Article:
Looking for something?

Browse the blog by category:

10 Tips to Reduce Food Waste

“There are nearly one billion malnourished people in the world, but the approximately 40 million tones of food wasted by US households, retailers and food services each year would be enough to satisfy the hunger of every one of them.” Bet you didn’t know that!

That is a staggering amount of food being wasted yearly. It makes me sick to my stomach to think of all the perfectly good food sitting in a landfill or that has already been incinerated.  I personally hate to waste food, but do you know what I hate to waste even more? Water: 884 million people lack access to safe water supplies; approximately one in eight people. Let’s save that topic for another day.

Think about it? We throw good food in the garbage or let it go down the drain literally. It makes me sad and angry. Who do we think we are? We take it for granted all the food we have access to while others go without.

Food waste is more than 14 percent of the total municipal solid waste stream. Less than three percent of the 34 million tons of food waste generated in 2009 was recovered and recycled. The rest —33 million tons— was thrown away. Food waste now represents the single largest component of municipal solid waste reaching landfills and incinerators.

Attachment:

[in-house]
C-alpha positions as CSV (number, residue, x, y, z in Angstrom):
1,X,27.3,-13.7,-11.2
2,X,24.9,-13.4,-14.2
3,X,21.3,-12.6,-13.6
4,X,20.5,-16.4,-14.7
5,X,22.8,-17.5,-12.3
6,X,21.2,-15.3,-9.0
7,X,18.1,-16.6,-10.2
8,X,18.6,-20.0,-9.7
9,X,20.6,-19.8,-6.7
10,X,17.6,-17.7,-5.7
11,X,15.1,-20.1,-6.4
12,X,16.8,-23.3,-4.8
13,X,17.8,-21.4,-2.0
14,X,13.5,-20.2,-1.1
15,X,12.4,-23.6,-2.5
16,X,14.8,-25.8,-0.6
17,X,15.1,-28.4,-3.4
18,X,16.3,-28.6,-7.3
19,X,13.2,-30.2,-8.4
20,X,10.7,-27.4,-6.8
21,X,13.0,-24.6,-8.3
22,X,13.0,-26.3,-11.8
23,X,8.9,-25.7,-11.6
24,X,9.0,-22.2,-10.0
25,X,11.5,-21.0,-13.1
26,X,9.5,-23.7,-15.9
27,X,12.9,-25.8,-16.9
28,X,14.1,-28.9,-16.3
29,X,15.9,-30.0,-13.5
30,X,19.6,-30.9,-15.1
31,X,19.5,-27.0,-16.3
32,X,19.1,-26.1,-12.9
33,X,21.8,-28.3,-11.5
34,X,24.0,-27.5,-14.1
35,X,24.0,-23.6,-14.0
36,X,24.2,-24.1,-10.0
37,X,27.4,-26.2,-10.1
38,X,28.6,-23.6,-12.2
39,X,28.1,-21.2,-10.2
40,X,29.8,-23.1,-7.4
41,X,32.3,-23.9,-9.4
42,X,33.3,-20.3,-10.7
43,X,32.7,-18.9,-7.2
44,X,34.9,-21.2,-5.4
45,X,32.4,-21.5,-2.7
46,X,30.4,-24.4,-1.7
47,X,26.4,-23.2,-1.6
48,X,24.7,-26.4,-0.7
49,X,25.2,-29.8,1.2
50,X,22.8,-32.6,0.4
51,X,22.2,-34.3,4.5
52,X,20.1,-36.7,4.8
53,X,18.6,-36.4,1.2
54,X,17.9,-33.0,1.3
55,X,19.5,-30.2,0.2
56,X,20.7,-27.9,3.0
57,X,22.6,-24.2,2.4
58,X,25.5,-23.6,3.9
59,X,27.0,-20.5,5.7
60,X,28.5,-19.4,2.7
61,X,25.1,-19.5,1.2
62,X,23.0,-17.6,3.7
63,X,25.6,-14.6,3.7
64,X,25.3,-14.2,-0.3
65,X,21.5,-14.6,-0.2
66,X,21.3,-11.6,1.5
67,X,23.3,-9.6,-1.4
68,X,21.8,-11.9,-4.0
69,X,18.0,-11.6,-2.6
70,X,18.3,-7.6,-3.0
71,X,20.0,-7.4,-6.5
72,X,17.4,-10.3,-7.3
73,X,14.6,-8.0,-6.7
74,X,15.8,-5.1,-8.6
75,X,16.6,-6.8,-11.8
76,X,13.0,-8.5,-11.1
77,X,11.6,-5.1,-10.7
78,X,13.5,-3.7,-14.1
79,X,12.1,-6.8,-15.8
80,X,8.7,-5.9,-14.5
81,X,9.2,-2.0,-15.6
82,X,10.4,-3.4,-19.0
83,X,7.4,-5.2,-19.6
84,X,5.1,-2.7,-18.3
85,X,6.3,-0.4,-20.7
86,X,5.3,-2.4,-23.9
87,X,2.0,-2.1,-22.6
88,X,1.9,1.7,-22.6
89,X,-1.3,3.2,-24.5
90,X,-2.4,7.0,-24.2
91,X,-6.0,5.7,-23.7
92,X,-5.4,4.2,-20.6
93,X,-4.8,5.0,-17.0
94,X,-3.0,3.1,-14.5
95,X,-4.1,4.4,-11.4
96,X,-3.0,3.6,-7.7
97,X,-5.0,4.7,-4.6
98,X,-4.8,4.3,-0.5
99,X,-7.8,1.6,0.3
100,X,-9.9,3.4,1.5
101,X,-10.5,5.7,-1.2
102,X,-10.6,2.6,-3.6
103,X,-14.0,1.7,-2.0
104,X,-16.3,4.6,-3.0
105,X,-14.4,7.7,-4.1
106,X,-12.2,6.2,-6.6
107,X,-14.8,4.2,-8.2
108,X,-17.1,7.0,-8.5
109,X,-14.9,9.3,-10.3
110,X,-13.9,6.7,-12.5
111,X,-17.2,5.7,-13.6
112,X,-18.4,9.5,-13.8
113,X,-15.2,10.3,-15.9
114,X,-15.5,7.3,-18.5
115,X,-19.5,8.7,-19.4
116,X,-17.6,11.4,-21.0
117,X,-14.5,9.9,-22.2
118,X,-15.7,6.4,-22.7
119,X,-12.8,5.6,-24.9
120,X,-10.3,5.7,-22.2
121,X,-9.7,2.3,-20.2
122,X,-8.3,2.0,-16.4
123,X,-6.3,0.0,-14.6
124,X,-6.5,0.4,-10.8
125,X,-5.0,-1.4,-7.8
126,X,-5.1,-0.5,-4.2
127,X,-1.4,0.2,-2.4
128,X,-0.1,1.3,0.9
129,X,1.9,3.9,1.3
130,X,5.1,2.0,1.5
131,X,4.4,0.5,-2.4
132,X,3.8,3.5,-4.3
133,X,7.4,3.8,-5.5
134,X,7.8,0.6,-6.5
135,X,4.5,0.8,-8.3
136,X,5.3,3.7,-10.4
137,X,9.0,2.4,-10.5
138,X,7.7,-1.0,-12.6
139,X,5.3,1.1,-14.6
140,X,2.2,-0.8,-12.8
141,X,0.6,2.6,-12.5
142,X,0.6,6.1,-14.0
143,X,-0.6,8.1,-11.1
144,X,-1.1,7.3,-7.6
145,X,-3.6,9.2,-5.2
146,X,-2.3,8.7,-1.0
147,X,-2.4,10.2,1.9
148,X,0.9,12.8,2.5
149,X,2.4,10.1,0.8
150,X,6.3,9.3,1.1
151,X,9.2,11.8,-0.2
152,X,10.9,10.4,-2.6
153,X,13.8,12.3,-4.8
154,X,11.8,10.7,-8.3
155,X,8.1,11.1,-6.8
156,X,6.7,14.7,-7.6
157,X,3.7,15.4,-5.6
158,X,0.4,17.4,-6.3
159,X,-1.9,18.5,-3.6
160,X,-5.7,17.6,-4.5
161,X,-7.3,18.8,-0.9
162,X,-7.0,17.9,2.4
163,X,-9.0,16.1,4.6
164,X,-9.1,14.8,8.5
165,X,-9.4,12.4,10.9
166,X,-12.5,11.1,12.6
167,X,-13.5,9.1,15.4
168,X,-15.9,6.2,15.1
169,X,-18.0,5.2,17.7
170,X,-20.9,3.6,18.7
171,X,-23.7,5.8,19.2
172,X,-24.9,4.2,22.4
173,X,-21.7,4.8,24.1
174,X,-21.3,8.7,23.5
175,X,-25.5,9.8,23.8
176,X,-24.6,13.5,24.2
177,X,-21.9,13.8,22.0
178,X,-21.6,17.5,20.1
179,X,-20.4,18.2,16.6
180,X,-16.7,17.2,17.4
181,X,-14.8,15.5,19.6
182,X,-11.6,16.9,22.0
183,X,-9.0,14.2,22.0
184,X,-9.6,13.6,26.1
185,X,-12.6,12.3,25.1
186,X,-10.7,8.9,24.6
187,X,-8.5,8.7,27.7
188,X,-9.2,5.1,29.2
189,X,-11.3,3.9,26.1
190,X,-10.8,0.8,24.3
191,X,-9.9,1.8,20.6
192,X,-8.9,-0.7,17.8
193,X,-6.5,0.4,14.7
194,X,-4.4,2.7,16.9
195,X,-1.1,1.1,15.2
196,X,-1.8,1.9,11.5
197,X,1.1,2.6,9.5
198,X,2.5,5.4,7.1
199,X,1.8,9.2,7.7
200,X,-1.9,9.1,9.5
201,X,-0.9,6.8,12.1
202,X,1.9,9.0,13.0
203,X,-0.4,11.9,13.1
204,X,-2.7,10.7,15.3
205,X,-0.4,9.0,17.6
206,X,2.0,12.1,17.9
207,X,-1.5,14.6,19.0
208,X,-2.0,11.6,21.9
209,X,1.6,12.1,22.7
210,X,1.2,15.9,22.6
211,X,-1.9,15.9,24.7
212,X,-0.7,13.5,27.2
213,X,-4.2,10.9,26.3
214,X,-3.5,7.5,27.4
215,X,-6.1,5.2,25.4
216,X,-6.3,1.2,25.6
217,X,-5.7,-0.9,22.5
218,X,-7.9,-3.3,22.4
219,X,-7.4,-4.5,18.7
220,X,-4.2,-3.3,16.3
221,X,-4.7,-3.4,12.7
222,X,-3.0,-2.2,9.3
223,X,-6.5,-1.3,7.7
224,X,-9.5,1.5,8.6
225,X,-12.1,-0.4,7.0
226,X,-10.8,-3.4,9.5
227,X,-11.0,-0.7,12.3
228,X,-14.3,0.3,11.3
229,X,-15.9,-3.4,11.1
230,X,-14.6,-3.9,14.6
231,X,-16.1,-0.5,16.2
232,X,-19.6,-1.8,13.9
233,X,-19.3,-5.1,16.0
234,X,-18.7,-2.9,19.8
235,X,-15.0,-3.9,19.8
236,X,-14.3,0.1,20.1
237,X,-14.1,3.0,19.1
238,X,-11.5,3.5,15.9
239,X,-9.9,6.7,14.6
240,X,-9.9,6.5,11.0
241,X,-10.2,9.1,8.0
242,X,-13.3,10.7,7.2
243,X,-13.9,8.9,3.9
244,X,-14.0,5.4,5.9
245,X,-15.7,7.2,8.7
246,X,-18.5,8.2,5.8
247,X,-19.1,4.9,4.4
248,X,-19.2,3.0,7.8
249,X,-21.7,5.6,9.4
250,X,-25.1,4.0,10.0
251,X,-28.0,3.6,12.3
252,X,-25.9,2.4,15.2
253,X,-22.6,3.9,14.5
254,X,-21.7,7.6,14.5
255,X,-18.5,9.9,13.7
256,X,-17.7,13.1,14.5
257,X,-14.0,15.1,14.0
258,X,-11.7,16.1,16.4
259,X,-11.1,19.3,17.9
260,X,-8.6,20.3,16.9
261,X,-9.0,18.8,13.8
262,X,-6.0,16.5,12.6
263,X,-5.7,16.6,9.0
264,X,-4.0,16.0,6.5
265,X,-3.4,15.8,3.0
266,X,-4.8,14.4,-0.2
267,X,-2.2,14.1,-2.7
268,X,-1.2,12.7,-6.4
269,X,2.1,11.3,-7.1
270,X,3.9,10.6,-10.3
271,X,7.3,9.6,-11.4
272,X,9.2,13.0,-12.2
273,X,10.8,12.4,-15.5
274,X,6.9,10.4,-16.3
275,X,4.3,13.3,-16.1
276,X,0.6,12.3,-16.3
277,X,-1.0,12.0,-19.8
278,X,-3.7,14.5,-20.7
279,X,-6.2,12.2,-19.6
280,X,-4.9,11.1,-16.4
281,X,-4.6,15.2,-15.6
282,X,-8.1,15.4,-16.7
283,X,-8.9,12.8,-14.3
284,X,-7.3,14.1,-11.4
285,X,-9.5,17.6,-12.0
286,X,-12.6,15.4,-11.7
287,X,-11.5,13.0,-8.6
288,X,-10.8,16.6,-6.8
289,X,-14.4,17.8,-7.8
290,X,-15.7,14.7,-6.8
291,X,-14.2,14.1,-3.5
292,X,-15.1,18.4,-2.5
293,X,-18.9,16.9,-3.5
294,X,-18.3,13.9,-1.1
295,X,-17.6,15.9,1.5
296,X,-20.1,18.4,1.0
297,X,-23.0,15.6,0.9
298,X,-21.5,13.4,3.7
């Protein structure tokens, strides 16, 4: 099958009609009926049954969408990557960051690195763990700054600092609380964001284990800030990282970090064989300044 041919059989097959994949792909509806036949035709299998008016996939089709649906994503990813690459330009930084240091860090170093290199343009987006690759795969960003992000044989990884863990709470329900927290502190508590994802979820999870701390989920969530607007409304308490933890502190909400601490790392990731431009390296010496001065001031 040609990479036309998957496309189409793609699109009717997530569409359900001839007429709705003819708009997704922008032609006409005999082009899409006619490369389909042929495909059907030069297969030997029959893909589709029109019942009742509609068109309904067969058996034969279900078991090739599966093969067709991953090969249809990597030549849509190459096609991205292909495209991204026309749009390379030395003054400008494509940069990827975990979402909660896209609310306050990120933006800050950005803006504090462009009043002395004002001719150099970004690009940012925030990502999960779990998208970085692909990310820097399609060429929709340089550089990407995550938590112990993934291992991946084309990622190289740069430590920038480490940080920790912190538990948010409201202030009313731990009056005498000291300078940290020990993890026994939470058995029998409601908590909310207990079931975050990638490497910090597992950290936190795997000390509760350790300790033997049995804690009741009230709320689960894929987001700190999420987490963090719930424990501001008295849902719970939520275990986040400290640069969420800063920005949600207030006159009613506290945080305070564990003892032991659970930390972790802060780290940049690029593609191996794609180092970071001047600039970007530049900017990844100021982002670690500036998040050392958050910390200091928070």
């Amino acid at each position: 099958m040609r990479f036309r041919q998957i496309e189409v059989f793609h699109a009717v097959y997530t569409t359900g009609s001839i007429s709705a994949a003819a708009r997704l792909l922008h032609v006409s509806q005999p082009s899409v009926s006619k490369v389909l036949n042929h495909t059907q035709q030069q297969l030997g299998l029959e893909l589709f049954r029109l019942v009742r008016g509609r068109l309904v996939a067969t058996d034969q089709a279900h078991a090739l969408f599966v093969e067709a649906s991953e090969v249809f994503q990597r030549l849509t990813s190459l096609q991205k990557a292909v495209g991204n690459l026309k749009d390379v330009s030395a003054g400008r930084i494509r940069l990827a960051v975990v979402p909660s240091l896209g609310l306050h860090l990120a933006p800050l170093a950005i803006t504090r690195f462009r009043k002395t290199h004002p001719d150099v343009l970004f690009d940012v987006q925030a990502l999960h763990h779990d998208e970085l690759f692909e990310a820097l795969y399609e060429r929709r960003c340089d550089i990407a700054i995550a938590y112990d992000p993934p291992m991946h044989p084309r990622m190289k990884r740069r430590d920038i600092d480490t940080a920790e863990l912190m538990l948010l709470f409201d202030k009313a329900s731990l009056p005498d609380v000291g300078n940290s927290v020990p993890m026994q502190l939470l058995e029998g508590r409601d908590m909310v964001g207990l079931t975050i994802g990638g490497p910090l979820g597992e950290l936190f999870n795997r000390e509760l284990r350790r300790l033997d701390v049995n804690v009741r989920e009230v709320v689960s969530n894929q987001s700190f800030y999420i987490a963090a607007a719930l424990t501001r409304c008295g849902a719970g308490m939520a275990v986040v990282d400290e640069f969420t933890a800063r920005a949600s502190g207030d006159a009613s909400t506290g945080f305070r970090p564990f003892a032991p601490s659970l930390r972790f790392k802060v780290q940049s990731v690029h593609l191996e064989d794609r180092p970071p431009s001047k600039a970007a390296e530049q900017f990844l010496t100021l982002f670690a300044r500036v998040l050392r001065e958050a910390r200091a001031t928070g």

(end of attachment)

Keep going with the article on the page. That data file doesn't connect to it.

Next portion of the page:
This is not only a hunger problem, but an environmental problem. Food waste contributes to excess consumption of freshwater, and fossil fuels. It generates methane gas and CO2 emissions from sitting in a landfill decomposing, impacting global warming immensely.

Grocery stores and restaurants are big food waste culprits. They throw away perfectly edible food in the trash because one banana is bruised in the bunch, or there is one cracked egg in the carton.

With that said, have you ever thought of getting your food from the trash? Don’t laugh. Many, many people who call themselves Freegans (Free + vegan) forage in dumpsters, also known as dumpster diving, to same money on groceries, clothing, kitchenware etc. or to just live more simply. Just a thought. If you were hungry enough-would you dumpster dive?

If dumpster diving is not for you and are looking to reduce your food waste (which you should be), here are a some ways:

  1. Plan your meal in advance and use what you have before buying more food.
  2. Purchase what you need for the week, not more. Just because it is on sale doesn’t mean you need to buy it if it is going to go to waste.
  3. If veggies or fruit look like they are on their last legs- juice them, make a smoothie or soup or freeze them.
  4. With the left over juice pulp from juicing, make a vegetable broth or soup or add to raw or baked breads.